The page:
Lake Champlain, Vt.

Jad Daley, Vice President of Conservation Programs

Blue flags marking newly planted trees by American Forests along a stream on a farm in Vermont. Credit: Eric Sprague.

AS A FORMER RESIDENT OF Vermont and the new Vice President of Conservation Programs at American Forests, I was excited to join a field tour in July to visit new American Forests tree planting projects in the Green Mountain State, designed to curb polluted farm runoff that is fouling beautiful Lake Champlain. Cue the blue skies and puffy white clouds, green mountains and idyllic farms dotted with cows!

While most of American Forests’ tree planting helps create large blocks of forest, the projects in Vermont are testing a new innovation — planting skinny forests along stream corridors as they cross farms.

Why is this important? Vermont’s Lake Champlain is like a mini-Great Lake that touches multiple states and stretches into Canada. The lake is at the receiving end of rivers covering most of Vermont, ones that run through the state’s beautiful farms. Farms can generate a lot of polluted runoff to these rivers from cow manure, fertilizer for fields of feed corn and other sources. Combine that with a big water body like Lake Champlain and it creates major pollution problems.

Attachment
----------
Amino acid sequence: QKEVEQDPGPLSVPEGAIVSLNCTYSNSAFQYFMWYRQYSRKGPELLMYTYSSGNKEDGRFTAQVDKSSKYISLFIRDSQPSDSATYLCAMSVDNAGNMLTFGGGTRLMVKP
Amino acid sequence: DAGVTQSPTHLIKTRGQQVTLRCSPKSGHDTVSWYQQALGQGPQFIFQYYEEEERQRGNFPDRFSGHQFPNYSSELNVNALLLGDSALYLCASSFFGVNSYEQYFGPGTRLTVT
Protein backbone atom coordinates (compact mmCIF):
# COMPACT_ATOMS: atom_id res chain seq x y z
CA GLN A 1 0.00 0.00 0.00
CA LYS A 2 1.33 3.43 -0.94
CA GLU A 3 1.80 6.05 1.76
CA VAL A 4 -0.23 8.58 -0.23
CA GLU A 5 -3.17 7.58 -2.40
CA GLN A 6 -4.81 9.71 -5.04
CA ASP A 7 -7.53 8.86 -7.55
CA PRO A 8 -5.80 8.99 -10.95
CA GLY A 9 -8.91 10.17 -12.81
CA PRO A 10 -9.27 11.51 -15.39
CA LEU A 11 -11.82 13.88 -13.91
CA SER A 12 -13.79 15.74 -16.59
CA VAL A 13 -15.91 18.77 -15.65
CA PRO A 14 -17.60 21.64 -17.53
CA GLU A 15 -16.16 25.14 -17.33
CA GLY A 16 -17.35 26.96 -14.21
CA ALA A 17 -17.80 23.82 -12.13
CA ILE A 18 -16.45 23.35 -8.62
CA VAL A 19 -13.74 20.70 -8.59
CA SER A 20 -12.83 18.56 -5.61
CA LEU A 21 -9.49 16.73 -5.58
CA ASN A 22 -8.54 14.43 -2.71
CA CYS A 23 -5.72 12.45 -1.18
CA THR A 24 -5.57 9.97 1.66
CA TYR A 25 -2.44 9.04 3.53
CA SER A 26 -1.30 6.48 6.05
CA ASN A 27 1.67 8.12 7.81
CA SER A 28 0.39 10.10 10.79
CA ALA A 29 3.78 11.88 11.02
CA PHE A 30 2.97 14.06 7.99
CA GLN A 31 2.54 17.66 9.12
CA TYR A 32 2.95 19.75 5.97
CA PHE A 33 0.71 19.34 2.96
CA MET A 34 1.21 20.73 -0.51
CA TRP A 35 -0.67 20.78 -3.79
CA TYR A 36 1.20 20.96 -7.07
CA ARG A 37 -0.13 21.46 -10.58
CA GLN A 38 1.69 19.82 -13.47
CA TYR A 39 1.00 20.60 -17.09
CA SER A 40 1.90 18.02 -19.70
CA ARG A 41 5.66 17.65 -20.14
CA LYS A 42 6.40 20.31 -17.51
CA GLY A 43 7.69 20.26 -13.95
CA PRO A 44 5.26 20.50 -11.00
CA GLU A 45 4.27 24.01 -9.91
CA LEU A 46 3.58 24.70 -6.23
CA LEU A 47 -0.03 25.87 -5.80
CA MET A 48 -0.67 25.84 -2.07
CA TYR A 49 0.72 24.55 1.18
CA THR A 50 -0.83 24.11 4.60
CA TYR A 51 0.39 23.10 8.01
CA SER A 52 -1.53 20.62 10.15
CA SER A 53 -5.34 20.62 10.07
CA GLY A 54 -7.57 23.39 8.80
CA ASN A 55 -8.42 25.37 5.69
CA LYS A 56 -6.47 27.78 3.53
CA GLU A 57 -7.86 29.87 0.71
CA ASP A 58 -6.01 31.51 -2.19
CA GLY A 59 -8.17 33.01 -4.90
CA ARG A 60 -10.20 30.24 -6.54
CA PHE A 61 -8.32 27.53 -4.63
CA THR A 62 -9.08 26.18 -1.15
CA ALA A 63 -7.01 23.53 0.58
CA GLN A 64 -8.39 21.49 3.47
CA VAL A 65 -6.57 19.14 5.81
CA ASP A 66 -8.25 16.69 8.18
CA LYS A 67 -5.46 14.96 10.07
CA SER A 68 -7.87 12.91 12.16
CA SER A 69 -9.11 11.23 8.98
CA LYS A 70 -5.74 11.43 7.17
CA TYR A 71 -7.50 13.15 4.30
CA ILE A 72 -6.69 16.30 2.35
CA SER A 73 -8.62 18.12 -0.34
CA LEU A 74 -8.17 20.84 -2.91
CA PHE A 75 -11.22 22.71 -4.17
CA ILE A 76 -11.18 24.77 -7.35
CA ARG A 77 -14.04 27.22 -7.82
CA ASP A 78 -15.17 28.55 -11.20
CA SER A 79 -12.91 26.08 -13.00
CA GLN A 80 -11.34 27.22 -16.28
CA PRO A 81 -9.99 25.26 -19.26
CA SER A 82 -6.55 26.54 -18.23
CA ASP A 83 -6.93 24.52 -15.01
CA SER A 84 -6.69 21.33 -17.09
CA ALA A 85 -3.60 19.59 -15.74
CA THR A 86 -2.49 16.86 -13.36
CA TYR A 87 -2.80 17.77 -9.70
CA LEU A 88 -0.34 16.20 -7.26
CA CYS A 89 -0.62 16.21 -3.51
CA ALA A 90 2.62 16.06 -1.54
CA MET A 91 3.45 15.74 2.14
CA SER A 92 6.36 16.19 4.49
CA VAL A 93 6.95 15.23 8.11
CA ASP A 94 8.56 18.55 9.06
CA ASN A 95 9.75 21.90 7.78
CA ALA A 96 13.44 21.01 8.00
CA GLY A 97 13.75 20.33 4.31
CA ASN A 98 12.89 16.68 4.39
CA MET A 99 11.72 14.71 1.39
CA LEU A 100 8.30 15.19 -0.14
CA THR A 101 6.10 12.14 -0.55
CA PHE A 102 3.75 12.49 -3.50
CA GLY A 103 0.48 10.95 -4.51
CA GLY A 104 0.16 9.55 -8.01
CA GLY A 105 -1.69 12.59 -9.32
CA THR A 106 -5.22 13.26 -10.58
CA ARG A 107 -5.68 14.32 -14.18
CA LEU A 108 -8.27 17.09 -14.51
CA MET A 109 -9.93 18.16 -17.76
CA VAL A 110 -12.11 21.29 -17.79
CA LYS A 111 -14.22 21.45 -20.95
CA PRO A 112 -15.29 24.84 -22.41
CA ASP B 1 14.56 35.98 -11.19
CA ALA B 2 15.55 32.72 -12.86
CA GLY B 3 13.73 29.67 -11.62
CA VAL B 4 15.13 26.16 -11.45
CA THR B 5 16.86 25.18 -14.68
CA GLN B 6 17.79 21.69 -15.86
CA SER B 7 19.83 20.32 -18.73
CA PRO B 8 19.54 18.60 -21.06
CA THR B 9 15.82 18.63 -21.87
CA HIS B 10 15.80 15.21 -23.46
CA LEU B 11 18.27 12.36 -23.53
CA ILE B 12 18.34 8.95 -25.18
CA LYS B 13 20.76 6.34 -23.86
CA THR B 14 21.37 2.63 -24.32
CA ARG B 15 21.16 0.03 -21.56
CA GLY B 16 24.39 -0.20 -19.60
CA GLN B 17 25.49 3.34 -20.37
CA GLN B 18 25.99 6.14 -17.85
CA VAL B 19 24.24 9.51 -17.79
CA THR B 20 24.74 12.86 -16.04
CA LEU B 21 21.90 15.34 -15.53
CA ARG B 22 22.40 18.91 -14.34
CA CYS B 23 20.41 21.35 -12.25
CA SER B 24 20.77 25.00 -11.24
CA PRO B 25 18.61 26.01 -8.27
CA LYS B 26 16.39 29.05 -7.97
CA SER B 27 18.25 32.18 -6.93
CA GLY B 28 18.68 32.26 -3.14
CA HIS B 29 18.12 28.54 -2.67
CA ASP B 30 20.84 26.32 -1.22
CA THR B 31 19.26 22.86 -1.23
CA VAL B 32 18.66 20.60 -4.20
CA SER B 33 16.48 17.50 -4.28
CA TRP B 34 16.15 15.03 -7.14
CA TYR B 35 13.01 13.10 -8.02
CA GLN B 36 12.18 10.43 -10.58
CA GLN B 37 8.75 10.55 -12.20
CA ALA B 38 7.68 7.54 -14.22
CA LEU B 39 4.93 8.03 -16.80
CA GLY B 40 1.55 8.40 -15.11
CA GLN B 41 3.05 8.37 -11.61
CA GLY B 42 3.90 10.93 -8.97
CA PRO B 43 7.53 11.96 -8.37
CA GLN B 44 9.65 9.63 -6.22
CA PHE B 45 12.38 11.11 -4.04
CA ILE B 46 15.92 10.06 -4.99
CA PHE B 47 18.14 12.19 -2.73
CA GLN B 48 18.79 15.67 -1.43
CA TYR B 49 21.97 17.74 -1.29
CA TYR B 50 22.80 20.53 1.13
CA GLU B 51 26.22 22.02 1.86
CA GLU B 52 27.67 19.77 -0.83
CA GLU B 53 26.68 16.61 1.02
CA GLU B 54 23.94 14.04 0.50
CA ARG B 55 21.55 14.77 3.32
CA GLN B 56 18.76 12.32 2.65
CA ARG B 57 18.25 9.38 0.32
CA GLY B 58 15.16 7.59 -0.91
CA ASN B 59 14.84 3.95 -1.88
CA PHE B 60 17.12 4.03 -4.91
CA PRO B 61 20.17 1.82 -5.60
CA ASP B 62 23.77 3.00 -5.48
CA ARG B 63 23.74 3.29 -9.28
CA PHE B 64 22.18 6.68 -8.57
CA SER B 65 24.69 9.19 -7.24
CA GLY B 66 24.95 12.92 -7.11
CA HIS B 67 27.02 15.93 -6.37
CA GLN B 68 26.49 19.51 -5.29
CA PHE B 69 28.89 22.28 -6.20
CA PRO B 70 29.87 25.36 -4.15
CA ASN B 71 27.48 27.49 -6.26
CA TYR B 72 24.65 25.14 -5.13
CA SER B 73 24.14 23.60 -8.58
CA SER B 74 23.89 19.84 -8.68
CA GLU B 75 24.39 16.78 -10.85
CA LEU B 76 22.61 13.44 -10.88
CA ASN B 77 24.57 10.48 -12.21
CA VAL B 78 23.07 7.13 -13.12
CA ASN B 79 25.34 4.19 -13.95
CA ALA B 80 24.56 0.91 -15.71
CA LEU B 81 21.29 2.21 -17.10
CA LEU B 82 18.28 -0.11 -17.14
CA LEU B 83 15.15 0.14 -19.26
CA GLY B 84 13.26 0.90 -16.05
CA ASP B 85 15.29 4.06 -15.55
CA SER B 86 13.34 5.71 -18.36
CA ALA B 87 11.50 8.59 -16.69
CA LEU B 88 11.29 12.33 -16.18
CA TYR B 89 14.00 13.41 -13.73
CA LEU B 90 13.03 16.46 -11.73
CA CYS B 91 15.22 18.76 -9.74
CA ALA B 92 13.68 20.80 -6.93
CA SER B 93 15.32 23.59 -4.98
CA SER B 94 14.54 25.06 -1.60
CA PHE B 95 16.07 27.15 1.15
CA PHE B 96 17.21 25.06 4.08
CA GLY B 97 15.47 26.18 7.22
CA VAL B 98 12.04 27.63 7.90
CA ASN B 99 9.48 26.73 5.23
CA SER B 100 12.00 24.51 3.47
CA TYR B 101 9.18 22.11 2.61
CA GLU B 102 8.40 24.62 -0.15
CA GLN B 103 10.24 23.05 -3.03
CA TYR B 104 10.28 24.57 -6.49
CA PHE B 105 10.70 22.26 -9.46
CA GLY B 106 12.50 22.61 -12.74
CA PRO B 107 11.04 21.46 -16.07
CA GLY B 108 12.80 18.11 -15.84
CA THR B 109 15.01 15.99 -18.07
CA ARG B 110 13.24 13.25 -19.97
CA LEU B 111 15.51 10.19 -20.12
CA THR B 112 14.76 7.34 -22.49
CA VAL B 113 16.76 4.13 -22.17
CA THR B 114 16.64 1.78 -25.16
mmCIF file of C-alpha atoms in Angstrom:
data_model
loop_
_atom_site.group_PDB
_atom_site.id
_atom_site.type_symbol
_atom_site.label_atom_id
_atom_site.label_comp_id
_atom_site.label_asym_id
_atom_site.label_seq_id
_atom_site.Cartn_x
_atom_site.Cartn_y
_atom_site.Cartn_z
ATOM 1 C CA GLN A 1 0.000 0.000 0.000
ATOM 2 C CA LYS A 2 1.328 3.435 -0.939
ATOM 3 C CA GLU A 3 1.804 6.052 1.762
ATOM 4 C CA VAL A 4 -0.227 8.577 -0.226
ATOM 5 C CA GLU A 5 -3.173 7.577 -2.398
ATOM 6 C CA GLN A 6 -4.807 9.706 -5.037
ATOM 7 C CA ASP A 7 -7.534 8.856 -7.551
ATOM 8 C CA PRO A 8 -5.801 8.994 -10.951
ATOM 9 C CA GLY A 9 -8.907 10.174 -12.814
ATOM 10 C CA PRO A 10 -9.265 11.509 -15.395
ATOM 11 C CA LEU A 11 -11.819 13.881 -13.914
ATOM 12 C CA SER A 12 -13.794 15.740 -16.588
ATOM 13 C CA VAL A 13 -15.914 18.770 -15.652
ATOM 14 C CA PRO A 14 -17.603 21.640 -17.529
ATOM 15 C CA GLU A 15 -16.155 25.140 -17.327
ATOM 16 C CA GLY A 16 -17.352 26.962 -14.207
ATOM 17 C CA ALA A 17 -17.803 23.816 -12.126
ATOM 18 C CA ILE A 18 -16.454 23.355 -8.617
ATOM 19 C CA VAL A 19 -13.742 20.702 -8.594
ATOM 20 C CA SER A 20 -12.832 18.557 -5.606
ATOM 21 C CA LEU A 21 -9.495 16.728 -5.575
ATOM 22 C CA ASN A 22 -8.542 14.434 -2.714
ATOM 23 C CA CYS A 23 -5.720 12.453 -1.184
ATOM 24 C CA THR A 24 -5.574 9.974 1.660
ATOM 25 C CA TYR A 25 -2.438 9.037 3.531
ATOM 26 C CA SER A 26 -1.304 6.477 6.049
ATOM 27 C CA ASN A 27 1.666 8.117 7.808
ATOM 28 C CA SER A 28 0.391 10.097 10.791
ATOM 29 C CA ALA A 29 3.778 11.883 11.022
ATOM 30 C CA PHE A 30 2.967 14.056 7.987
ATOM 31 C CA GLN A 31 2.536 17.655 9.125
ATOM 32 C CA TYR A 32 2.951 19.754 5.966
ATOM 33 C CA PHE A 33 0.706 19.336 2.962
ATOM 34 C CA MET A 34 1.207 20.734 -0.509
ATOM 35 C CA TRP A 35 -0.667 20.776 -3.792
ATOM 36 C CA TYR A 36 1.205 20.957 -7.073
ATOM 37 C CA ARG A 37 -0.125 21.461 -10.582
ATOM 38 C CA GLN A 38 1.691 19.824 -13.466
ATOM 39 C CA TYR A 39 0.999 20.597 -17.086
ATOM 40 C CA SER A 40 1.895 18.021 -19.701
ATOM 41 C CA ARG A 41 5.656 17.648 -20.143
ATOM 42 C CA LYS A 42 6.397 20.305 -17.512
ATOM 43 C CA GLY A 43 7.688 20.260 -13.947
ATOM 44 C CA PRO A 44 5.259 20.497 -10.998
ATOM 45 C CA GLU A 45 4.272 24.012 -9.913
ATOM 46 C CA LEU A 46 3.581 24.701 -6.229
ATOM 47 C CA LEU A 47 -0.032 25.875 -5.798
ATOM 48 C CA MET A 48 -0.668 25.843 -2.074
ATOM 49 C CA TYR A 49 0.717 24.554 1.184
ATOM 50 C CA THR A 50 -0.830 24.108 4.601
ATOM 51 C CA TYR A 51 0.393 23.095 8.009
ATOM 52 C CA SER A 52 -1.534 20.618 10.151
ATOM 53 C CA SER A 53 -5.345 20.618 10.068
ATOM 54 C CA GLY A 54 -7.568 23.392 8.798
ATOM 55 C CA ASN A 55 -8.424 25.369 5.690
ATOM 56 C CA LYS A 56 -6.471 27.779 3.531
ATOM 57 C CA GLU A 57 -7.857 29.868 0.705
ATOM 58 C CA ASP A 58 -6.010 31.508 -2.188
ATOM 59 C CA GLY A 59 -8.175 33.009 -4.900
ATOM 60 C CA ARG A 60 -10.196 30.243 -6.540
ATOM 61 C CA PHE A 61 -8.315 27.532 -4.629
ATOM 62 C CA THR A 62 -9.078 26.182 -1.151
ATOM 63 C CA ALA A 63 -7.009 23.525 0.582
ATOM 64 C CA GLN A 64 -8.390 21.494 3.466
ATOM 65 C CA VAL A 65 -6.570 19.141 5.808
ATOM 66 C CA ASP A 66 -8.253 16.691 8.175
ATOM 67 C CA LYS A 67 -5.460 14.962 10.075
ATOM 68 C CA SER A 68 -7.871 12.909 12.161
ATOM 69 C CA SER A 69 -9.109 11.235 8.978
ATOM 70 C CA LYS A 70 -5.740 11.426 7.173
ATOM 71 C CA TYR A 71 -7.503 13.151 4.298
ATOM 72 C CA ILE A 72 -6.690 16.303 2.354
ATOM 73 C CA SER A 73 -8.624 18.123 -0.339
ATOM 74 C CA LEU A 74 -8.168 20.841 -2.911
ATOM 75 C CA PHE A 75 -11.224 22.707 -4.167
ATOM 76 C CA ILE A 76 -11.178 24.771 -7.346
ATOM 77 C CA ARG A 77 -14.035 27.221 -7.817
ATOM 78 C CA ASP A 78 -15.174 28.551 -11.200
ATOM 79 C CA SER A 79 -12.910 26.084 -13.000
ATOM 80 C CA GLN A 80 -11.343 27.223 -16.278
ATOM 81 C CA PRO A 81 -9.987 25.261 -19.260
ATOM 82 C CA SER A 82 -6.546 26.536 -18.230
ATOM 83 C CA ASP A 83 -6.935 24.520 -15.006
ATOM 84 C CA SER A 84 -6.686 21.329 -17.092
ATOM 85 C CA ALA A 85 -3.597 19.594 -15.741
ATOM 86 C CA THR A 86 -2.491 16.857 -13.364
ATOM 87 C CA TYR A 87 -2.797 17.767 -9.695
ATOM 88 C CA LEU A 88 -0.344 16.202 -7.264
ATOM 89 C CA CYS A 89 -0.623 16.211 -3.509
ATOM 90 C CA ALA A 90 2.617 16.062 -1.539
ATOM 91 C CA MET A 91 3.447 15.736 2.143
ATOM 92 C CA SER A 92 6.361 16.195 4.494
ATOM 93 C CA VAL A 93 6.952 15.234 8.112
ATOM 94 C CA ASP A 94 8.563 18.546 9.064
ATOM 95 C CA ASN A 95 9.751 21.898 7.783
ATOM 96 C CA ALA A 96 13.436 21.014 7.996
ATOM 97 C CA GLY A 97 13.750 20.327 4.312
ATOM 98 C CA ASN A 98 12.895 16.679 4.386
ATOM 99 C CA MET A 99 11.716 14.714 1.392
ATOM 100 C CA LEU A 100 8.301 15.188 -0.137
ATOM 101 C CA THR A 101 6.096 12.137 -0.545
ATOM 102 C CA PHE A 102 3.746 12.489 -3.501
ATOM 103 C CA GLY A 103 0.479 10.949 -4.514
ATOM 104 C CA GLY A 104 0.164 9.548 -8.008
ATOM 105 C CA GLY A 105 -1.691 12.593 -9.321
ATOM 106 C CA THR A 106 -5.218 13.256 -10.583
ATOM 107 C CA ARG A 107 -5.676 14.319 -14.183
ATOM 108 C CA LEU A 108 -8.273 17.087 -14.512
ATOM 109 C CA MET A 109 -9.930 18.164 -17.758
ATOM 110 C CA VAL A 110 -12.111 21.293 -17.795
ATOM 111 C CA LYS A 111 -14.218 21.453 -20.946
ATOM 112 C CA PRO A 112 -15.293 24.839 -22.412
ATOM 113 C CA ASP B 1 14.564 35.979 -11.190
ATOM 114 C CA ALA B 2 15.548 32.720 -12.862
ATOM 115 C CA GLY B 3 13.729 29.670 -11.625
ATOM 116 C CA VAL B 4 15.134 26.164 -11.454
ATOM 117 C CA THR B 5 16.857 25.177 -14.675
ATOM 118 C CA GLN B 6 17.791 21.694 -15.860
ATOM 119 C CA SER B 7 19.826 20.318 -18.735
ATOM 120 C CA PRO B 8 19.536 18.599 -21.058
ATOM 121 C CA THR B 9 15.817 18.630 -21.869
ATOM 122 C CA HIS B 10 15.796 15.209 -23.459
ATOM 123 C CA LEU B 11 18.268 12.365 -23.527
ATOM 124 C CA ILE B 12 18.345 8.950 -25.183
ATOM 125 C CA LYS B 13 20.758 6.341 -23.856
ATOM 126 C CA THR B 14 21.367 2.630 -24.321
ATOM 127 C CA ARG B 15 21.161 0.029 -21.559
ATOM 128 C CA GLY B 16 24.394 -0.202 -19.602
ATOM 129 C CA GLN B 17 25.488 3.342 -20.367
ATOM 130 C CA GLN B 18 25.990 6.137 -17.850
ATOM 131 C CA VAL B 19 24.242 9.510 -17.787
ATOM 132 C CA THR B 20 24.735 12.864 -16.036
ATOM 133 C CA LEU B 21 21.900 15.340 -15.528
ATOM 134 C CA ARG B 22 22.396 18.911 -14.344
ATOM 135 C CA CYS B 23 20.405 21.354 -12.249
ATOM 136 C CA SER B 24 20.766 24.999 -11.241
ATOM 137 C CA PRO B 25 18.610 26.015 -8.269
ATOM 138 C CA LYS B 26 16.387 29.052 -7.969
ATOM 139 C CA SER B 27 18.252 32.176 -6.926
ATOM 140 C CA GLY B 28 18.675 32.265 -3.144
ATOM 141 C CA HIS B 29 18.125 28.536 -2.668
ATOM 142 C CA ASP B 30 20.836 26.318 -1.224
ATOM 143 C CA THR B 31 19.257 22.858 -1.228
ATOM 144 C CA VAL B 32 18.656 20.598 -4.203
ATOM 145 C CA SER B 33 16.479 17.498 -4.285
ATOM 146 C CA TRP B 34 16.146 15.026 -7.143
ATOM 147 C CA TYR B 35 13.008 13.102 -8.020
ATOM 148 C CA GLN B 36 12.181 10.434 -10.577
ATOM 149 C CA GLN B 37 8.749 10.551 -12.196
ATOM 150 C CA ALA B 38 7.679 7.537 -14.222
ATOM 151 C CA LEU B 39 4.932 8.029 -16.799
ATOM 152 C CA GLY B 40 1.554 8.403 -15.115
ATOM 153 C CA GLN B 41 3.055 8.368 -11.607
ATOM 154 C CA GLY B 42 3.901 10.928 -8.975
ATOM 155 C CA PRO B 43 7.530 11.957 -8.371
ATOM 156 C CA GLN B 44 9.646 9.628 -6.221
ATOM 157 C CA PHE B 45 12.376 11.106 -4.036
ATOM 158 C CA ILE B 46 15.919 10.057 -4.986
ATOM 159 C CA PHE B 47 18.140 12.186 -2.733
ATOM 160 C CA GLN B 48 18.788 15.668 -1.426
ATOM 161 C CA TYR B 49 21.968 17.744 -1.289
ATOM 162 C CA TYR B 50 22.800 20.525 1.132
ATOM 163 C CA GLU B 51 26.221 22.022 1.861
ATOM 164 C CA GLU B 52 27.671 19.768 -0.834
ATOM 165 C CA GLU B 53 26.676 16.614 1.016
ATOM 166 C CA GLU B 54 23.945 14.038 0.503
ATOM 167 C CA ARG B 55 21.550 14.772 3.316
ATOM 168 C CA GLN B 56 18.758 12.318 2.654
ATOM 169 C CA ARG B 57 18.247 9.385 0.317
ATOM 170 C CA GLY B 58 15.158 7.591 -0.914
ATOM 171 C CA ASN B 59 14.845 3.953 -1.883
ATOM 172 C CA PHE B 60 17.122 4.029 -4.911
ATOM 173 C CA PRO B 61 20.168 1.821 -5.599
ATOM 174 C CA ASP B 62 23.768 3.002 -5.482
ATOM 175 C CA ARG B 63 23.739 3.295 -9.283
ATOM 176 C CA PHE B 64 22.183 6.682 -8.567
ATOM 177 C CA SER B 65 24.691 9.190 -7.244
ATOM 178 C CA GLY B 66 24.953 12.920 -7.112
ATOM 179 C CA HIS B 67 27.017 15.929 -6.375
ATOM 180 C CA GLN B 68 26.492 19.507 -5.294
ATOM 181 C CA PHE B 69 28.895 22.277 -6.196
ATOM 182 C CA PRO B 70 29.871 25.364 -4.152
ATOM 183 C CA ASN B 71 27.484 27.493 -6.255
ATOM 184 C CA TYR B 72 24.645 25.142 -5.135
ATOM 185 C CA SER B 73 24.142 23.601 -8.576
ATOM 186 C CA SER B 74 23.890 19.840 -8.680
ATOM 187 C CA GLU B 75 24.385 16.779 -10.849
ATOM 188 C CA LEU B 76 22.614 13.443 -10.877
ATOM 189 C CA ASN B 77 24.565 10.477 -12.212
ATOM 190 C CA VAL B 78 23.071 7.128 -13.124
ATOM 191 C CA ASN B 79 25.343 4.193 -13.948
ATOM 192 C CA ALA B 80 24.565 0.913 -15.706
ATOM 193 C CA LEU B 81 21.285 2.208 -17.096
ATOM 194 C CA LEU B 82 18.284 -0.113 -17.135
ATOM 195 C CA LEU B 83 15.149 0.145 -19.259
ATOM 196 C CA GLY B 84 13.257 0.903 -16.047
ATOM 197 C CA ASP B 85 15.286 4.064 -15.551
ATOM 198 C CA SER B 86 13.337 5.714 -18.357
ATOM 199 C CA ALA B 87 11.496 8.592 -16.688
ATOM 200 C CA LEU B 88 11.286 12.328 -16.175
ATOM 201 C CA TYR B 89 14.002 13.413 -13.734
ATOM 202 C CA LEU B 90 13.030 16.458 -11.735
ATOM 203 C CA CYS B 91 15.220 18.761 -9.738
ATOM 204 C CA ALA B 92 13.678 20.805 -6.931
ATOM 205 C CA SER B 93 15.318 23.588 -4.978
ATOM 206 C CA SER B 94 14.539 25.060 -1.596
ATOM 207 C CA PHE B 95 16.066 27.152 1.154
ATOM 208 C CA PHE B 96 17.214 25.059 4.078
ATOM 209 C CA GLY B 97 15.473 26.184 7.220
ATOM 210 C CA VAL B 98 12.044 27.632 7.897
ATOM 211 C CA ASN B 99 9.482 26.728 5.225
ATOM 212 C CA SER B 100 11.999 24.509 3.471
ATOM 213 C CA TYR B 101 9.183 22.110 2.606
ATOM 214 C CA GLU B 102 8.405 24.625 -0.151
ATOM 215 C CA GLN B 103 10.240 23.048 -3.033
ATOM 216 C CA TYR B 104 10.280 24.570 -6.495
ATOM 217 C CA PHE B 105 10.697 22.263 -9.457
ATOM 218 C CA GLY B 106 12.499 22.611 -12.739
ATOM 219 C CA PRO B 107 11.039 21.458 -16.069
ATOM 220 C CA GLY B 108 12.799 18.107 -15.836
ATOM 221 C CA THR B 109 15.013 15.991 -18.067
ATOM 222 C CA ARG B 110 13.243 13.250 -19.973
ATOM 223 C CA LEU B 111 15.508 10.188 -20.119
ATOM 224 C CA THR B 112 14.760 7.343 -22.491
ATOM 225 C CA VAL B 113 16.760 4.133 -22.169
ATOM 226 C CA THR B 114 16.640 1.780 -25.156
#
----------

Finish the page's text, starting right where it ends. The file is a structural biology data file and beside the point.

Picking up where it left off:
That is where American Forests’ skinny forests strategy comes in. Forests are powerful filters, pulling out pollutants and discharging clean water, even when the forests are narrow bands of trees planted along a river or stream.

It was inspiring to meet with our partners for these projects — farmers who care passionately about protecting the environment and also producing great food. As we toured the tree plantings made possible by American Forests’ financial and technical support, we heard the farmers’ stories of almost immediate improvements in reduced flooding and water pollution.

The pinnacle of the trip was tasting homemade maple gelato on one stunningly beautiful farm, knowing that this classic “Made in Vermont” food can now be produced with less impact on the waters of nearby trout streams and, ultimately, Lake Champlain. This kind of win-win use of forests to heal our environment embodies a new focus at American Forests on using forests to provide solutions to our environmental and economic needs.